The Mirror and the Light by Hilary Mantel
"So the trilogy is complete,” said Alexandra Harris in The Guardian. “And it is magnificent.” The final volume of Hilary Mantel’s portrait of Thomas Cromwell – which began with Wolf Hall in 2009 and continued with Bring Up the Bodies in 2012 (both Booker Prize winners) – opens in 1536, with Cromwell, aged 50, leaving the scene of Anne Boleyn’s beheading. Over the next four years, we follow the self-made blacksmith’s son as he grapples with a “seemingly impossible” list of tasks – including overseeing the dissolution of the monasteries, and brokering Henry VIII’s next two marriages. The second of these, to Anne of Cleves, proves Cromwell’s undoing: displeased with his German bride, Henry blames his chief adviser. The novel teems with incident and historical detail – its cast list features 100 people – yet Mantel wears her learning lightly. It’s a finale “every bit as thrilling, propulsive, darkly comic and stupendously intelligent as its predecessors”.
With these novels, Mantel has “upended our understanding of the whole Tudor period”, said Johanna Thomas-Corr in The Times. Historians had not been kind to Cromwell; but by depicting him as “omni-talented”, and capable of kindness as well as ruthlessness, she has “rehabilitated and humanised” her protagonist. And in doing so, she has “elevated historical fiction as an art form”. The effect of her “brisk, present-tense narration” is to make you feel as if “you are watching these long-settled events live, via a shaky camera phone”. A further, unexpected delight of this “rich, full-bodied” novel is “how funny it is”. Scenes where Cromwell and Henry discuss how to quell a northern rebellion read like a “Tudor version of The Thick of It”. And Henry’s marital tribulations provide a further “rich seam of comedy”.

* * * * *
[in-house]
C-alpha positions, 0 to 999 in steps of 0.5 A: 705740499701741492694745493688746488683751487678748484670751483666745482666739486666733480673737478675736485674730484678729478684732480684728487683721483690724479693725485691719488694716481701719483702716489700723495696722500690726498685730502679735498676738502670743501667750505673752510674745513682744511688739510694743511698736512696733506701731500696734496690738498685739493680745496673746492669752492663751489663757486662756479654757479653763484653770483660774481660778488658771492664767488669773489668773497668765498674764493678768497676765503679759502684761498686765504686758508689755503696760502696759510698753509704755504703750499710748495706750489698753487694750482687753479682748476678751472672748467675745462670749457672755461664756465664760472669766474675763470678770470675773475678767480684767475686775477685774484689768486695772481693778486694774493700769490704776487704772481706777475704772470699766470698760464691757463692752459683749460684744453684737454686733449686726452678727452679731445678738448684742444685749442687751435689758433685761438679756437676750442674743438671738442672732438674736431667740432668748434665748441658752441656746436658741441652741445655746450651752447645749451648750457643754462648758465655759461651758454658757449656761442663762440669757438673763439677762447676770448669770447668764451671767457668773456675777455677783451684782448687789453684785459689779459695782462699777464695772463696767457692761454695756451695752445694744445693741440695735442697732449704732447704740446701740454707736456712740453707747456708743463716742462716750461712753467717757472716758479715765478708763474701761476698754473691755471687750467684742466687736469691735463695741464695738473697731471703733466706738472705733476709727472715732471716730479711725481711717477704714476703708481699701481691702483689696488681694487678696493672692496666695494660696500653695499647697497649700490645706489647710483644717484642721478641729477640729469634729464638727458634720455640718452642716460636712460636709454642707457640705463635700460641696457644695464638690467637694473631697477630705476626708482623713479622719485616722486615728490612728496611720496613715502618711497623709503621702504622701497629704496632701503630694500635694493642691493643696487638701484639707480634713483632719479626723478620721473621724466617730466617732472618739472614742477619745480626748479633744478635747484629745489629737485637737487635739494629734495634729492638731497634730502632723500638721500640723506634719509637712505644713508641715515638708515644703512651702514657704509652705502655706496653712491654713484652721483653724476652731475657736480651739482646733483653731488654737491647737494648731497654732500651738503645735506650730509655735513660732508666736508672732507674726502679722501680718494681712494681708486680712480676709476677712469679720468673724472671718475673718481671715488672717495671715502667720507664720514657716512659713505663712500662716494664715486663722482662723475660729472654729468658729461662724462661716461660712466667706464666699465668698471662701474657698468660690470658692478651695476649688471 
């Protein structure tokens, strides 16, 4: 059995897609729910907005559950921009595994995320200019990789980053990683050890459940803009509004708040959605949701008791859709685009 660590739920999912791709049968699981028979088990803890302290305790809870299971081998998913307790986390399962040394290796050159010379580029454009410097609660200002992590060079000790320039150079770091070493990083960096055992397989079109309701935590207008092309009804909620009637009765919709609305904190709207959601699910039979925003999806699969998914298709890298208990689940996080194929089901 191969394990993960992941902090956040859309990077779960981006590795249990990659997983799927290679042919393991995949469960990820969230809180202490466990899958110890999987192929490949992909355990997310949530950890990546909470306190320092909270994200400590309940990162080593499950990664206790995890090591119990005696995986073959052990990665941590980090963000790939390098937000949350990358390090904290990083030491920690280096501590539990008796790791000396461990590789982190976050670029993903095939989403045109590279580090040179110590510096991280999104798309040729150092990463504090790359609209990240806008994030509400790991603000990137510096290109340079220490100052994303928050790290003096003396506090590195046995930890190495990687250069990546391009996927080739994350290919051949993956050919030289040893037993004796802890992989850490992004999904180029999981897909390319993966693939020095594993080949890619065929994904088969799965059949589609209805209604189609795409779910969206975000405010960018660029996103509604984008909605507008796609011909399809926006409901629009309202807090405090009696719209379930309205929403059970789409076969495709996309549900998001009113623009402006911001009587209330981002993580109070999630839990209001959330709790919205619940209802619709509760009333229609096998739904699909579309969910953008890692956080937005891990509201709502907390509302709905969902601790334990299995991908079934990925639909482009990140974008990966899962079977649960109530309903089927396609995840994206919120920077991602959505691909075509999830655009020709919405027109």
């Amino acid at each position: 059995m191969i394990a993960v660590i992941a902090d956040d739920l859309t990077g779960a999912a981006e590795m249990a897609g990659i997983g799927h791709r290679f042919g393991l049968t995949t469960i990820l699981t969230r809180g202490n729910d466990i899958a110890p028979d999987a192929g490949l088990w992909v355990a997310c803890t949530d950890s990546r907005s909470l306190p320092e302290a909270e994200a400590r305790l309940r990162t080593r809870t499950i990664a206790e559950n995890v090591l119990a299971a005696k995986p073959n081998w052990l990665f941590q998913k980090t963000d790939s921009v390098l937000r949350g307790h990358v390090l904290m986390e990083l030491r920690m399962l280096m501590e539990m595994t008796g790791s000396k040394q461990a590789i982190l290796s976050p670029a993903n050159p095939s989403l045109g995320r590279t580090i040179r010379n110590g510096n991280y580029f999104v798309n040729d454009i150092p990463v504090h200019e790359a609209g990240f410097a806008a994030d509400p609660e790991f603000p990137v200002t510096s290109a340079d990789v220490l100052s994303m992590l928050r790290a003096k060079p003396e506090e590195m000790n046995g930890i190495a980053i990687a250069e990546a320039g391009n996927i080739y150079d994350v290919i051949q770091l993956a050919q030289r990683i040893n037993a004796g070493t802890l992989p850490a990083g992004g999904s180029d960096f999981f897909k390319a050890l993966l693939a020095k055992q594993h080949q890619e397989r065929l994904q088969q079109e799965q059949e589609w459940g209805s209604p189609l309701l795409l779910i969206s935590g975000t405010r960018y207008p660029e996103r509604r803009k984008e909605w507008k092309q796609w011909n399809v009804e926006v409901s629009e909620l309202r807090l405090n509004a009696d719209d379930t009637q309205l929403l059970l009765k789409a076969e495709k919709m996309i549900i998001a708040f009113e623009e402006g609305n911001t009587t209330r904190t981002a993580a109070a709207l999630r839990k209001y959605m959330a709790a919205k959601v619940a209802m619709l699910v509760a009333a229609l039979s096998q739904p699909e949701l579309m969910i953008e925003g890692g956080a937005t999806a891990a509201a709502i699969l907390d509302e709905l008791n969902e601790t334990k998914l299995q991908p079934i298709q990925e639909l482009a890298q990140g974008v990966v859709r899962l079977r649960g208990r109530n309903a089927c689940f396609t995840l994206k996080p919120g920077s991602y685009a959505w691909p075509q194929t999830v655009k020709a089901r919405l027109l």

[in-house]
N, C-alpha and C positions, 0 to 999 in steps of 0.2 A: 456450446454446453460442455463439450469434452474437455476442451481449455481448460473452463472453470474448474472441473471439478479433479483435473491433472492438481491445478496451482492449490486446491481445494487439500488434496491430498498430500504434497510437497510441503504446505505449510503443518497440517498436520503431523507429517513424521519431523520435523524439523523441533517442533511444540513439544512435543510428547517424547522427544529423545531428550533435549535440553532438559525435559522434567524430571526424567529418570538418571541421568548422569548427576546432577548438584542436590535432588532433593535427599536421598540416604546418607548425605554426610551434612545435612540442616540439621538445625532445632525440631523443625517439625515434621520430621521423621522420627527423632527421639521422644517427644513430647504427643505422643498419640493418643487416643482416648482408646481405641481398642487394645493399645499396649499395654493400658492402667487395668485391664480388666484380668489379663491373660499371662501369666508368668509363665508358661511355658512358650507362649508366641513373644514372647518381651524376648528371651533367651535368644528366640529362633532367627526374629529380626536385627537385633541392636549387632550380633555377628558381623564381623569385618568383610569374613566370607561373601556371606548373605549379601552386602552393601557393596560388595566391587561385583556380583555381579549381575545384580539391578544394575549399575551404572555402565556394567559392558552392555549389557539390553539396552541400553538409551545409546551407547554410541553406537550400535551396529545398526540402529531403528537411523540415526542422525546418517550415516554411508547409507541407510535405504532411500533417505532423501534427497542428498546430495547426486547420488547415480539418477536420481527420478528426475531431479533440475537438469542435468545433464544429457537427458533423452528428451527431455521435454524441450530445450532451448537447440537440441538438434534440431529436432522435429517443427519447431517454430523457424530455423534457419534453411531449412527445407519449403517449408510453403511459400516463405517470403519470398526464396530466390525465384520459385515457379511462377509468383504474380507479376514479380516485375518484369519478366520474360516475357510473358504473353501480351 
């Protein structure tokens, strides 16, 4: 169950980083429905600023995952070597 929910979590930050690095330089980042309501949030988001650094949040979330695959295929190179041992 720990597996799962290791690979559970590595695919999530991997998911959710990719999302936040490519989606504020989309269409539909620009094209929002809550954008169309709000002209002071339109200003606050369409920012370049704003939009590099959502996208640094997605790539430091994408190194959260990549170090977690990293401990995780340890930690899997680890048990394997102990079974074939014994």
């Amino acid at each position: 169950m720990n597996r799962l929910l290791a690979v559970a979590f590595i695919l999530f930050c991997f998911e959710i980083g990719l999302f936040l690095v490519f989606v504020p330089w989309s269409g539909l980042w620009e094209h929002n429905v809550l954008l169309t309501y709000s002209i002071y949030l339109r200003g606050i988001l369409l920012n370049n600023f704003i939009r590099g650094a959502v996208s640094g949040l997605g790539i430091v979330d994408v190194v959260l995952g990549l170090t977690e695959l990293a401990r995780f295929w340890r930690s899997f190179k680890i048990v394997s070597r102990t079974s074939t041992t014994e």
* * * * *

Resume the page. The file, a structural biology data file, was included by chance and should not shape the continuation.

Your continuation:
“The Wolf Hall trilogy is probably the greatest historical fiction accomplishment of the past decade,” said Thomas Mallon in The New York Times. Yet this final volume, at times, feels “woefully laboured”. It is clogged with “food and custom and ceremony”; too much time is spent expounding on its hero’s “fascinating nature”. Rather like Henry, the enterprise has “put on weight and self-importance”. While this may be the “least perfect” of the books, “that still makes it better than almost anything else of its kind”, said Allison Pearson in The Daily Telegraph. With this trilogy, Mantel has done for English history “what the Aeneid did for the Romans and War and Peace for the Russians. We are lucky to have it."